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I Physical Meaning of complex wavenumber?

  1. May 17, 2016 #1
    Hey,
    This is my first post so I am hoping to do everything right :-)

    I do not understand the physical meaning of a complex wavenumber. I understand that, with a general approach u(x,t) = Re(A*[e][(i(kx-omega*t)]) and a complex wavenuber that the wave is decaying exponentially with x. What happens to the energy in that case? In the literature I can only find that the rod (wave propagation in solids) is absorbing all the energy. What kind of energy is it? Thermal energy due to friction (but that is not modeled) or destrucitve interferences (But where is it reflected?)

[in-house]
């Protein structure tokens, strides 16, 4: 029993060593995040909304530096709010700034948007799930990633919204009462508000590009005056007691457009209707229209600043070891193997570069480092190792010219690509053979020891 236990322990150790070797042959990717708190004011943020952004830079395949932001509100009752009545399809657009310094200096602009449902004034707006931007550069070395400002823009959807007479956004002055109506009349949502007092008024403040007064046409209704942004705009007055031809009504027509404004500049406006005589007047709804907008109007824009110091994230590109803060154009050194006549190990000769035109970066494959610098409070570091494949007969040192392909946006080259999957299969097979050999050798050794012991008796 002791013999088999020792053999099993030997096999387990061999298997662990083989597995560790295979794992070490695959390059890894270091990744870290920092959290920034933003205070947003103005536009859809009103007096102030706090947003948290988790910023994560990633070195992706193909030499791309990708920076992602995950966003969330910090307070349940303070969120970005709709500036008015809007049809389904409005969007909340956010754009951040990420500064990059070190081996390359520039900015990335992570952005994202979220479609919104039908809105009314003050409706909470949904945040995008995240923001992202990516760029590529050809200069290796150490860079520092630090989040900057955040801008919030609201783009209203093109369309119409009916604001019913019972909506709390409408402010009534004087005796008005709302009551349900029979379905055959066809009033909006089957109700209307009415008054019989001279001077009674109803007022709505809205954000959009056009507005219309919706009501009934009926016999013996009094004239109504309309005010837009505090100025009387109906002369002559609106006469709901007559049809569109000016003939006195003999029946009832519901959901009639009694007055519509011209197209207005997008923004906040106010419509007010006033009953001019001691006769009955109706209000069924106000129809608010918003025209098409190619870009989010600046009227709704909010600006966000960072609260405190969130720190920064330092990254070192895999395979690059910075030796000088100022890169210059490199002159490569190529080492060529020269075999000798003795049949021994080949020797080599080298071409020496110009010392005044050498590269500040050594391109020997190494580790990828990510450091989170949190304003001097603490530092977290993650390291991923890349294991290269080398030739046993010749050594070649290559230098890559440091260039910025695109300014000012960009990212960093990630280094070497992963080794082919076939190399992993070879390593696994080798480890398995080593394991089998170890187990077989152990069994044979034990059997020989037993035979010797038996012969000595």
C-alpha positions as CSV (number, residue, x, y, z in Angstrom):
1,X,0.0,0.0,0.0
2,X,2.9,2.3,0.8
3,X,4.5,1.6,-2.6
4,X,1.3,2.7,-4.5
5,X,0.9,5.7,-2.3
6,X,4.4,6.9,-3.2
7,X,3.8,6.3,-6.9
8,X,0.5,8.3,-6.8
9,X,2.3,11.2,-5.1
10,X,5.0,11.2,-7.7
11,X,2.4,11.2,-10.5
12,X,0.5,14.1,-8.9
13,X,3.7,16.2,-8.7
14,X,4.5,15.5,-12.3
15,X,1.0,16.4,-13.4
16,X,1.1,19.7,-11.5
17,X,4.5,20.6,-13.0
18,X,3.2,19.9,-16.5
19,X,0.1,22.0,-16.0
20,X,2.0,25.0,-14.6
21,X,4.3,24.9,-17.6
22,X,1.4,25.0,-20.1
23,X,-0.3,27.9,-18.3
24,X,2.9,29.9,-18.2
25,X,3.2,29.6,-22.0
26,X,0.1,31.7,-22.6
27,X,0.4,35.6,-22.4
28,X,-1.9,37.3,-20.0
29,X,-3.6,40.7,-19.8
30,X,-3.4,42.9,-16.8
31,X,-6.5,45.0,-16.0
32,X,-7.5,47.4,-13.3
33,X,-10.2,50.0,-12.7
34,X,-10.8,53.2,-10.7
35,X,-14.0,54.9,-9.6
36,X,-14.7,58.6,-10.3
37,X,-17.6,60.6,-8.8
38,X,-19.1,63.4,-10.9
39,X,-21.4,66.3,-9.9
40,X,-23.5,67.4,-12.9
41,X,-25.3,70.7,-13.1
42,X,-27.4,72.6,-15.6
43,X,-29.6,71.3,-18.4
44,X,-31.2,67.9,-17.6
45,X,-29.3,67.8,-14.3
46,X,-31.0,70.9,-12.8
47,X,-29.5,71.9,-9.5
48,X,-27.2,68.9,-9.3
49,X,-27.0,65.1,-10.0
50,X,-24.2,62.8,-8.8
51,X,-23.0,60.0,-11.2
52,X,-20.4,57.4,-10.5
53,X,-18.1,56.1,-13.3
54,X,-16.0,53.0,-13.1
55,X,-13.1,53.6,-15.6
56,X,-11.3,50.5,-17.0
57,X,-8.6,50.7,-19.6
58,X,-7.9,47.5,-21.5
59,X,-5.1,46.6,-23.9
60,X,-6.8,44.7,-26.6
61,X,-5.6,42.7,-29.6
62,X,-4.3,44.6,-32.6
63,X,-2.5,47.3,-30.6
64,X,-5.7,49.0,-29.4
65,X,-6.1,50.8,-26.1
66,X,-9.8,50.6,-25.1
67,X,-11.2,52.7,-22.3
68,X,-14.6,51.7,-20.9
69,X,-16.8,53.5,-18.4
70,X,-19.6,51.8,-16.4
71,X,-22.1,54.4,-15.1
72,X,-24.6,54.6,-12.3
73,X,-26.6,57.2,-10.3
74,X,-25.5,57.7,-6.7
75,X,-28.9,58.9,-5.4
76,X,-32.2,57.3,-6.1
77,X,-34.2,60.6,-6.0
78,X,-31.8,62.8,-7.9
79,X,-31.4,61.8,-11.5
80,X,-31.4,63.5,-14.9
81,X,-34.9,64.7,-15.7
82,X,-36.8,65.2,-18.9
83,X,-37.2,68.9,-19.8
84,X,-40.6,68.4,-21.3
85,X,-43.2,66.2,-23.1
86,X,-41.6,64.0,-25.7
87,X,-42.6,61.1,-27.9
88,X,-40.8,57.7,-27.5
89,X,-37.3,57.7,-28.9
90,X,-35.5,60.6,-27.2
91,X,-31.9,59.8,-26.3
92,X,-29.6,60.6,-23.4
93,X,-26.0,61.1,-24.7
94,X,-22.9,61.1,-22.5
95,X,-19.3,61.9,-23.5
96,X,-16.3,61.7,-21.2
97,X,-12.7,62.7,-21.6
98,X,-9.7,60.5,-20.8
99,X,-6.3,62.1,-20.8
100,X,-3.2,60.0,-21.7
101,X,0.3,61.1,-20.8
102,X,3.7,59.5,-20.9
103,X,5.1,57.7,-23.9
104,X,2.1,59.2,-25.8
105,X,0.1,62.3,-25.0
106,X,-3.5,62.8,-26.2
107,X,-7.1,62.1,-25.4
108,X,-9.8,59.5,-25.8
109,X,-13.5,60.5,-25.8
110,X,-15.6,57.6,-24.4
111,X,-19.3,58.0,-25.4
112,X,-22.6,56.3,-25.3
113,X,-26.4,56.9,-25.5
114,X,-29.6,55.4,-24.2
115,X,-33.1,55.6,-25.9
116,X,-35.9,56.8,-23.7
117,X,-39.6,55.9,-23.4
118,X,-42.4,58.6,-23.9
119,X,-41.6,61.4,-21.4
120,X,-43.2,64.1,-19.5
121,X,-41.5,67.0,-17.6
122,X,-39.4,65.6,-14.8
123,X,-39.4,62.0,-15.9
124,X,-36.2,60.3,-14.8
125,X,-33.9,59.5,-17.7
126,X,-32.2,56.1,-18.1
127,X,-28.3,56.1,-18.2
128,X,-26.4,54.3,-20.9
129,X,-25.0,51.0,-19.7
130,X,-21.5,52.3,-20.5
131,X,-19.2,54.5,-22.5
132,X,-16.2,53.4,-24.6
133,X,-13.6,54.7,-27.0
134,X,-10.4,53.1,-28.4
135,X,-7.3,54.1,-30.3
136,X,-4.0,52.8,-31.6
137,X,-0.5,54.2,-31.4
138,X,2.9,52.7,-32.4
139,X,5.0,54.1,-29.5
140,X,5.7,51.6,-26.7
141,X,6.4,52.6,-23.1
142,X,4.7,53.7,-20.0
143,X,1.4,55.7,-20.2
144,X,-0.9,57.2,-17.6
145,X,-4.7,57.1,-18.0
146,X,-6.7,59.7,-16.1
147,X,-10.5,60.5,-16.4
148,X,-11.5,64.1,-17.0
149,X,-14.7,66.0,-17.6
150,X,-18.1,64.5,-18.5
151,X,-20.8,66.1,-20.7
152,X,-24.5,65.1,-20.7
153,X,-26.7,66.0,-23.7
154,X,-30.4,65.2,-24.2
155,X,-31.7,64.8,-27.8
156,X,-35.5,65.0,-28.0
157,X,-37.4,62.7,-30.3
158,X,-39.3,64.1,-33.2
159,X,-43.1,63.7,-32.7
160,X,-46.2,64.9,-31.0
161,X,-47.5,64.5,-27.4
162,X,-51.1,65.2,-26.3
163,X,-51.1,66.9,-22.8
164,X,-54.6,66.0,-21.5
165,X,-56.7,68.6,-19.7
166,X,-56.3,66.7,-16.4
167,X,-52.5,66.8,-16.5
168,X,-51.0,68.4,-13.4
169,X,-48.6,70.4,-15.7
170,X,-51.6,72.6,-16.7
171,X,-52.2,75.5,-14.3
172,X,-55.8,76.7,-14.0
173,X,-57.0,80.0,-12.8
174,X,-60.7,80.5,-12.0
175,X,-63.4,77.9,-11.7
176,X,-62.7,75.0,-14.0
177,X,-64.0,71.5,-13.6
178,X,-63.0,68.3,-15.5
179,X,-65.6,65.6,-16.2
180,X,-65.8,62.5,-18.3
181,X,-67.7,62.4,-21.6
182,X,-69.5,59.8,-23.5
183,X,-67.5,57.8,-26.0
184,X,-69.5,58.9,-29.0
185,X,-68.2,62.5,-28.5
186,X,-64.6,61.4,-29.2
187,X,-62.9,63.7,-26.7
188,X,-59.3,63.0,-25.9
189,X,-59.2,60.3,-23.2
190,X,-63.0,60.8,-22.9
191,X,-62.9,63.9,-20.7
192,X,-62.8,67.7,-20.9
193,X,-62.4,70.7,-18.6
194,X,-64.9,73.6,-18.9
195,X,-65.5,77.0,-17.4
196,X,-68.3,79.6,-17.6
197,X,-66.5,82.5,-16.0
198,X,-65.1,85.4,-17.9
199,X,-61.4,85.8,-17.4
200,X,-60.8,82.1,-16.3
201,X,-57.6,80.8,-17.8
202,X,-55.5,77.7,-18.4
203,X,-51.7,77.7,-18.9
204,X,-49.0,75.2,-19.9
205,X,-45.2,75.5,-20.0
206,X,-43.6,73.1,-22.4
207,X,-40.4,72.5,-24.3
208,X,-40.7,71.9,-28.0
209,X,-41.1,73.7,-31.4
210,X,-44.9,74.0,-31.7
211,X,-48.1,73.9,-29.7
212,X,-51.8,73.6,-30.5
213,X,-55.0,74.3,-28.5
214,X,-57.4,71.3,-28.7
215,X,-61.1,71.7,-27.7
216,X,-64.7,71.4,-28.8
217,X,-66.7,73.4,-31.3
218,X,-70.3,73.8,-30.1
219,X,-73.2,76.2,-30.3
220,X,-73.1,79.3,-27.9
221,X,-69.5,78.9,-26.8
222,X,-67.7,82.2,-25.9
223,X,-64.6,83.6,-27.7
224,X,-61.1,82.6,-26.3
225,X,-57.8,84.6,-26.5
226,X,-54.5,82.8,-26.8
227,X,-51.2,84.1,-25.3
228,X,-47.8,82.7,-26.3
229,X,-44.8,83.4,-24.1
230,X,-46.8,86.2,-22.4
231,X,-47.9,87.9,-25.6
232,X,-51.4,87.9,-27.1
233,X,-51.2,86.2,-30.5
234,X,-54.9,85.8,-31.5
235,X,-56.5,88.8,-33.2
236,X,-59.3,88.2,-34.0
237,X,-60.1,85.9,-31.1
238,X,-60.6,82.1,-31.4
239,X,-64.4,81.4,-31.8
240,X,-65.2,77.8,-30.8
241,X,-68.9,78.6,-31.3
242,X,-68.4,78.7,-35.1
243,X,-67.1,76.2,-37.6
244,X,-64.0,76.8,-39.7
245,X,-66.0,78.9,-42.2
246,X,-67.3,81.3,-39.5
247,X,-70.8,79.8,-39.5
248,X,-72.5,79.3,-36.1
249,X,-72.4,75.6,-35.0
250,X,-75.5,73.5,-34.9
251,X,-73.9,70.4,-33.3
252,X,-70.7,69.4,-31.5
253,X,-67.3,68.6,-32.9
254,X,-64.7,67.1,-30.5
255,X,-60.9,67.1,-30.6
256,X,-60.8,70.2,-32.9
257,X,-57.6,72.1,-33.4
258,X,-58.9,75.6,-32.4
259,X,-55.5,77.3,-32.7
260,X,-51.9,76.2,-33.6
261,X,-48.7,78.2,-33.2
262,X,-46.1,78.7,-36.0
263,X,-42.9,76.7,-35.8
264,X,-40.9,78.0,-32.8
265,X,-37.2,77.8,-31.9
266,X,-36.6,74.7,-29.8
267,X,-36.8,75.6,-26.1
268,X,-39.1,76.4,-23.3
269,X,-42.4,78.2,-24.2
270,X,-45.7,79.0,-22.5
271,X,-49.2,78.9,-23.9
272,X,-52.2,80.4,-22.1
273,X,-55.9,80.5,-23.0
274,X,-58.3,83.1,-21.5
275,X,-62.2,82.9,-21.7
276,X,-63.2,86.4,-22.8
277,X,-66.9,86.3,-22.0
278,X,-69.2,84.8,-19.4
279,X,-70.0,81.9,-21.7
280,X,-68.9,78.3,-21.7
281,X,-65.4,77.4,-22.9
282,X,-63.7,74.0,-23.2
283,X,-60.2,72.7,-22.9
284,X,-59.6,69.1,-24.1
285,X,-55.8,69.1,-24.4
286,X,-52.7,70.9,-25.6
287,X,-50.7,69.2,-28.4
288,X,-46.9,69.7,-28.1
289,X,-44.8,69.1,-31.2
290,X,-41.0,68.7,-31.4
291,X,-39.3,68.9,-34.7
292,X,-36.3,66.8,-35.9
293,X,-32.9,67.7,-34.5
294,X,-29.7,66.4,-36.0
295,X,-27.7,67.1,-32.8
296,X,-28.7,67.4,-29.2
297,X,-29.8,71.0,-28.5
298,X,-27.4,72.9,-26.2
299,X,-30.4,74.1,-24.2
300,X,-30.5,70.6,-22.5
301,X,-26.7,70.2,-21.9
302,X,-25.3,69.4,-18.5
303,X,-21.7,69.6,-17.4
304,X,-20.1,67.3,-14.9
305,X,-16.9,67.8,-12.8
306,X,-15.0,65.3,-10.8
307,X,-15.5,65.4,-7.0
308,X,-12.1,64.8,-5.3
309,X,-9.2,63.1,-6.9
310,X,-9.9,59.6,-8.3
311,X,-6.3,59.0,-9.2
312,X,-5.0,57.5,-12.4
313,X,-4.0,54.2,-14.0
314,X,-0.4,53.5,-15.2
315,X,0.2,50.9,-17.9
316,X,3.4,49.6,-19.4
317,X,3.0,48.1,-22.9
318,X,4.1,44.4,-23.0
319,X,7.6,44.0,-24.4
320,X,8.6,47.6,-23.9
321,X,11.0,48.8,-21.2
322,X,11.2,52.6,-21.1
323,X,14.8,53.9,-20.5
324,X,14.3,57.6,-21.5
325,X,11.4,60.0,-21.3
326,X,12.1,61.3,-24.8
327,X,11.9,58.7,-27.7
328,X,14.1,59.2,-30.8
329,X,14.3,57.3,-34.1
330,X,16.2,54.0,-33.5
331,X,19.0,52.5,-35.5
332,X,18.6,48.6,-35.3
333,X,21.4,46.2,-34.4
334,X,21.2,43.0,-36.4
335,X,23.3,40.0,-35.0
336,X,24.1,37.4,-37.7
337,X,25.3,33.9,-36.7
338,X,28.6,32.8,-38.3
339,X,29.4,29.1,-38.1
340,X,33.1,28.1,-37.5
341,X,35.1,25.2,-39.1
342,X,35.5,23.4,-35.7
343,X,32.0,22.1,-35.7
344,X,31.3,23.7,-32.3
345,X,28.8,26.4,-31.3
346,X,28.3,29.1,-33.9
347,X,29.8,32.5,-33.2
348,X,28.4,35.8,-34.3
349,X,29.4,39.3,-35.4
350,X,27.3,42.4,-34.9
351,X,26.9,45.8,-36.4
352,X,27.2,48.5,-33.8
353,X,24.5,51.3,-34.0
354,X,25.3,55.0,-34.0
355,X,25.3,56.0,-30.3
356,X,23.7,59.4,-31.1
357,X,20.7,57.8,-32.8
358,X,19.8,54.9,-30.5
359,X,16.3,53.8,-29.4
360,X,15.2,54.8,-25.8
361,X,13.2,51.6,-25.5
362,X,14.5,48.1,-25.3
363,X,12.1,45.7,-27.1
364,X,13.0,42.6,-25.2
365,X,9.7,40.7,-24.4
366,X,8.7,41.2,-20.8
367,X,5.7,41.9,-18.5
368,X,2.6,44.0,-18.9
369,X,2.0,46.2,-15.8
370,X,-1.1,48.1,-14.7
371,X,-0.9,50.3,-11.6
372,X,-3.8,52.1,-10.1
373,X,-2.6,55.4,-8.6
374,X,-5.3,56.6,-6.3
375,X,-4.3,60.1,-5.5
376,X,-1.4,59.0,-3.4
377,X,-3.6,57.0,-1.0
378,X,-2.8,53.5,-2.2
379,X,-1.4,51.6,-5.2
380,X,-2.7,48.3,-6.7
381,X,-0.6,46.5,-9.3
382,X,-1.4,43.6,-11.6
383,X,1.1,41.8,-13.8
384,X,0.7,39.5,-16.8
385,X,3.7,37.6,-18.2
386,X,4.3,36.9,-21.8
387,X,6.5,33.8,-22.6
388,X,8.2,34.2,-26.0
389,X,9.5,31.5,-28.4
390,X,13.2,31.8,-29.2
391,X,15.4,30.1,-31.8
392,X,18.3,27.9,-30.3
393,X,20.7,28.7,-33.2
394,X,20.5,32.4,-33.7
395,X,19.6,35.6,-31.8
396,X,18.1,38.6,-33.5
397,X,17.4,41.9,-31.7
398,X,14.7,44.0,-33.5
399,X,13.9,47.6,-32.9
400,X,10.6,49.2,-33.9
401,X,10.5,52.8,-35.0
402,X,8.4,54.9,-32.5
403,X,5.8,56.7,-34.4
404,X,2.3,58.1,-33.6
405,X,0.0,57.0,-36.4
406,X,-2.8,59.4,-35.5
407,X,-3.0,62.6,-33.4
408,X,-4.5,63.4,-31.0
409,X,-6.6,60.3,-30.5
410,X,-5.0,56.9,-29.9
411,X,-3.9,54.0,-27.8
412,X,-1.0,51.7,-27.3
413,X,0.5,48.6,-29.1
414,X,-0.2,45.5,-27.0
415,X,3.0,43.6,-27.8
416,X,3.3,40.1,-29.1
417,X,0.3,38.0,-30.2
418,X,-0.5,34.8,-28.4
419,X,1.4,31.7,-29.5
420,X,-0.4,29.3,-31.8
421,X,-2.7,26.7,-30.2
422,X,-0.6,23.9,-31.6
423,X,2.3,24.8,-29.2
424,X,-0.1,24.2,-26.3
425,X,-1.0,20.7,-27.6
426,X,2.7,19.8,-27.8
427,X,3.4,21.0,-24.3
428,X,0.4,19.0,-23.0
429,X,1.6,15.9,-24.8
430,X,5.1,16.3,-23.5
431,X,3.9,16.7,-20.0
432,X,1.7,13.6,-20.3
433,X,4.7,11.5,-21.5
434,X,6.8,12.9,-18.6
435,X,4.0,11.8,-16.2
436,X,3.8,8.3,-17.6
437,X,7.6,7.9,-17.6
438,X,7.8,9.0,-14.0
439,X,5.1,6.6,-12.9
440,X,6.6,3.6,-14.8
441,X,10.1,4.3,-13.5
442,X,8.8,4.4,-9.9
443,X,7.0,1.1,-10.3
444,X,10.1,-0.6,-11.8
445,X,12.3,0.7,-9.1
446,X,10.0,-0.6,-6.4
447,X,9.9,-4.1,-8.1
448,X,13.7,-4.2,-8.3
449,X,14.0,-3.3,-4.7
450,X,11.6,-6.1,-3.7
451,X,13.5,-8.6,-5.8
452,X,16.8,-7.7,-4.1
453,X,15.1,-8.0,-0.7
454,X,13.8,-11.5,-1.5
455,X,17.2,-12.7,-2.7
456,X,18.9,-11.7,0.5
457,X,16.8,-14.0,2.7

Thanks for your response,
    Jens
     
  2. jcsd
  3. May 17, 2016 #2

    blue_leaf77

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    Photon's energy, it gets absorbed by the medium as the light passes through.
    The medium doesn't have to have the form of a rod. Any medium generally absorbs light to some extent.
    Interference may happen during light propagation but it doesn't affect the light's total energy.
     
  4. May 17, 2016 #3
    The OP did not say what kind of wave is he discussing. Maybe a sound wave or EM wave.
    The mechanism of absorption depends on the type of wave and the medium. Even for sound waves alone there are several mechanisms for energy dissipation.
    In the end it is all heat, but the path to get there may be different.
     
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